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Re: RE: [SQL] Database Design Question

From: Ryan Mahoney <ryan(at)paymentalliance(dot)net>
To: Gonzo Rock <GonzoRock(at)Excite(dot)com>, pgsql-general(at)postgresql(dot)org
Cc: pgsql-sql(at)postgresql(dot)org
Subject: Re: RE: [SQL] Database Design Question
Date: 2001-07-27 20:24:32
Message-ID: 5.0.2.1.0.20010727161924.099b02c0@paymentalliance.net (view raw or flat)
Thread:
Lists: pgsql-generalpgsql-sql
SELECT * from HistoryTable
WHERE PartNum = 12345636 AND PartRev = C

Is equal to:

SELECT t1.* from HistoryTable t1, PartTable t2
WHERE t2.PartName = 'airplane' AND t1.PartRev = 'C' AND t2.PartNum = t1.PartNum

You can create these joins for your users, and show them they only need to 
swap out the name.

-r


At 01:21 PM 7/27/01 -0700, Gonzo Rock wrote:

>OK... Fair Enough... Good Points indeed y'all.
>
>Well... What about the problem of users trying to Query the Database??
>
>You know... like when using Crystal Reports or something?.
>
>SELECT * from HistoryTable
>WHERE PartID = SomeInteger
>
>vs
>
>SELECT * from HistoryTable
>WHERE PartNum = 12345636 AND PartRev = C
>
>How are they supposed to know What the PartID is ??
>
>Anyway, that I why I was considering changing... current users always have 
>trouble peering into the database... They don't quite get it.
>
>
>
>
>At 02:31 PM 7/27/01 -0400, Mike Mascari wrote:
> >I prefer using unique integer ids generated from sequences rather than
> >keys composed of meaningful values.
> >
> >Advantages:
> >
> >Client side applications can store/handle the unique integer ids more
> >readily than having to deal with composite primary keys composed of
> >varying data types. For example, I can stuff the id associated with a
> >particular record easily in list boxes, combo boxes, edit controls, etc.
> >via SetItemData() or some other appropriate method. Its a bit more
> >complicated to track database records via composite keys of something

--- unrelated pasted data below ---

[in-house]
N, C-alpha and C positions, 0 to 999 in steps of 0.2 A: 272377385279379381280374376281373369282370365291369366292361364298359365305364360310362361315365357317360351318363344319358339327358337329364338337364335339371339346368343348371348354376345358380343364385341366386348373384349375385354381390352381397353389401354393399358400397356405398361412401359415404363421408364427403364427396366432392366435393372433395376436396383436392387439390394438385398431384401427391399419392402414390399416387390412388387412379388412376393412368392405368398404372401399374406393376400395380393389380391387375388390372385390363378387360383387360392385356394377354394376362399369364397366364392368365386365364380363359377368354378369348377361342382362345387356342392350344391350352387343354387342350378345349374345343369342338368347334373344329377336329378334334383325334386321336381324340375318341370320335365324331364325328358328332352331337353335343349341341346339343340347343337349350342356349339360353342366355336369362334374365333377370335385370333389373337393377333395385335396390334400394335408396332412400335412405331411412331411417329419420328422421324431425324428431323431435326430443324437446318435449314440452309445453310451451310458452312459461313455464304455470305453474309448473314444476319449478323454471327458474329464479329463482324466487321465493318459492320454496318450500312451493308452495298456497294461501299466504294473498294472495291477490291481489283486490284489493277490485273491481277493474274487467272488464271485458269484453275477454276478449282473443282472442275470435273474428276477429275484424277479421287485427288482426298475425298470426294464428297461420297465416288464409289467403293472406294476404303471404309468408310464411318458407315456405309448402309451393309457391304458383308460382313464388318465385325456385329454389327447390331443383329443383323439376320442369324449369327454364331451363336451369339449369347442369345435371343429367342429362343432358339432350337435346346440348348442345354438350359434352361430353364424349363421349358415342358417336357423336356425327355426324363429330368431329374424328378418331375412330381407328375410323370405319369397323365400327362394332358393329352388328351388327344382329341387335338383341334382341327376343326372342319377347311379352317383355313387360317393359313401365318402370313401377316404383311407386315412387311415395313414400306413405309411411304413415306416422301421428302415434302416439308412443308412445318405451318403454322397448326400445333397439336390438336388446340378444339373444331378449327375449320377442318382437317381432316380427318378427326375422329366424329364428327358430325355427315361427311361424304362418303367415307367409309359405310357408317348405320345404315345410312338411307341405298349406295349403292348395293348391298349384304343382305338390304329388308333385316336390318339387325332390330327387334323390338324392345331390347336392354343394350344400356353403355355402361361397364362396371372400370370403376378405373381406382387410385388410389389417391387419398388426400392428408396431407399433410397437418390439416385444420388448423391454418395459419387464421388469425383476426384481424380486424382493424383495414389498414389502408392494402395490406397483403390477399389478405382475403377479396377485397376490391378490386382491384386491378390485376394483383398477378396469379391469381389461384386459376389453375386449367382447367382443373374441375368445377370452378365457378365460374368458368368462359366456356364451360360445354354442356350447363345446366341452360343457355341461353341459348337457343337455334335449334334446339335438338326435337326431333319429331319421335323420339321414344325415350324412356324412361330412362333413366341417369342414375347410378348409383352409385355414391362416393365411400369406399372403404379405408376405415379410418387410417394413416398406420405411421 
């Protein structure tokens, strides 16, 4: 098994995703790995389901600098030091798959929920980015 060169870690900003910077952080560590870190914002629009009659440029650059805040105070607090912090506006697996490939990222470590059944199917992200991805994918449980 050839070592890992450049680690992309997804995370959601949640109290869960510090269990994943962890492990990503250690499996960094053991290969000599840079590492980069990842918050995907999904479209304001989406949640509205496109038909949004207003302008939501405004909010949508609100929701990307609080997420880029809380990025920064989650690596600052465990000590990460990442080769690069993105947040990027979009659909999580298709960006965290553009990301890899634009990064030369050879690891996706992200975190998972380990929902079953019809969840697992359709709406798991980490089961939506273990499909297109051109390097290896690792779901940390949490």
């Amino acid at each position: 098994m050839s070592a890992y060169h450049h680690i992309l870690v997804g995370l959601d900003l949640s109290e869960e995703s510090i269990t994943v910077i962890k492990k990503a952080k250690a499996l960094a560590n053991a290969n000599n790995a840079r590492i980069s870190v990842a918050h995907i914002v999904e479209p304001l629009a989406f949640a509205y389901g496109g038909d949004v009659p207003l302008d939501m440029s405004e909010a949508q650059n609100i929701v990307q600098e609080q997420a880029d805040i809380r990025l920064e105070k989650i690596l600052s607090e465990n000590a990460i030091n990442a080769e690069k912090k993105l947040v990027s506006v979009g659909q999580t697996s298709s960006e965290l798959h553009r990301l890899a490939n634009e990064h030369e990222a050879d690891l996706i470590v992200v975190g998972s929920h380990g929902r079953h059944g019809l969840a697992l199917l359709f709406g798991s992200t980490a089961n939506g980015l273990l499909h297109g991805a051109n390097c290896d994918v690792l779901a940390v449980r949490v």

> >like: part no, vendor no, vendor group.
> >
> >Updating the data doesn't require cascading updates. If you use keys
> >with meaning, the referential integrity constraints must support
> >cascading updates so if the key changes in the primary table the change
> >is cascaded to all referencing tables as well. Earlier versions of most
> >databases (Access, Oracle, etc.) only provided cascading deletes under
> >the assumption you would be using sequence generated keys.
> >
> >Downside:
> >
> >Many queries might require more joins against the primary table to fetch
> >the relevant information associated with the numerical id, whereas keys
> >composed of solely the values with which they are associated might not
> >require the joins, which will speed some applications. I now have some
> >queries with 20-way joins. But PostgreSQL provides a way to explicitly
> >set the path the planner will choose and so the execution of the query
> >is instantaneous. I'm not sure about other databases. In earlier
> >versions, I had to denormalize a bit solely for performance reasons.
> >
> >In the past, I used to use composite keys and switched to the purely
> >sequence generated path and don't regret it at all. Of course, you'll
> >still have a unique constraint on the what-would-have-been meaningful
> >primary key.
> >
> >Hope that helps,
> >
> >Mike Mascari
> >mascarm(at)mascari(dot)com
> >
> >Gonzo Rock wrote:
> >>
> >> A Question for those of you who consider yourself crack Database 
> Designers.
> >>
> >> I am currently moving a large database(100+Tables) into pgSQL... with 
> the intention of deploying against 'any' SQL database in the future. The 
> development side will be rigorously using Standard SQL constructs with no 
> unique/proprietary extensions.
> >>
> >> My question concerns establishing the relationships.
> >>
> >> Currently Relationships between tables are established via a Unique 
> Integer ID like this:
> >>
> >> *=APrimaryKey
> >>
> >>  PartTypes    Customer     Parts
> >>  ---------    --------     -----
> >>  PartTypeID   CustomerID   PartID
> >> *PartType    *Customer     PartTypeID
> >>               Address      CustomerID
> >>                           *PartNumber(2FieldPrimaryKey)
> >>                           *PartRevision(2FieldPrimaryKey)
> >>                            PartName
> >>
> >>
> >> HOWEVER; I have read lots of texts describing the Relational Design 
> should be instead like this:
> >>
> >> *=APrimaryKey
> >>
> >>  PartTypes    Customer     Parts
> >>  ---------    --------     -----
> >> *PartType    *Customer     PartType
> >>               Address     *PartNumber(2FieldPrimaryKey)
> >>                           *PartRevison(2FieldPrimaryKey)
> >>                            PartName
> >>                            Customer
> >>
> >> Both Techniques have a unique foreign key back to the parent tables 
> but one uses No.Meaningful.Info.Integer.Data for the ForeignKey while the 
> second uses Human.Understandable.ForeignKeys
> >>
> >> Is one recommended over the other??? Sure appreciate the commentary 
> before I get in too deep with all these tables.
> >>
> >> Thanks!
> >
>
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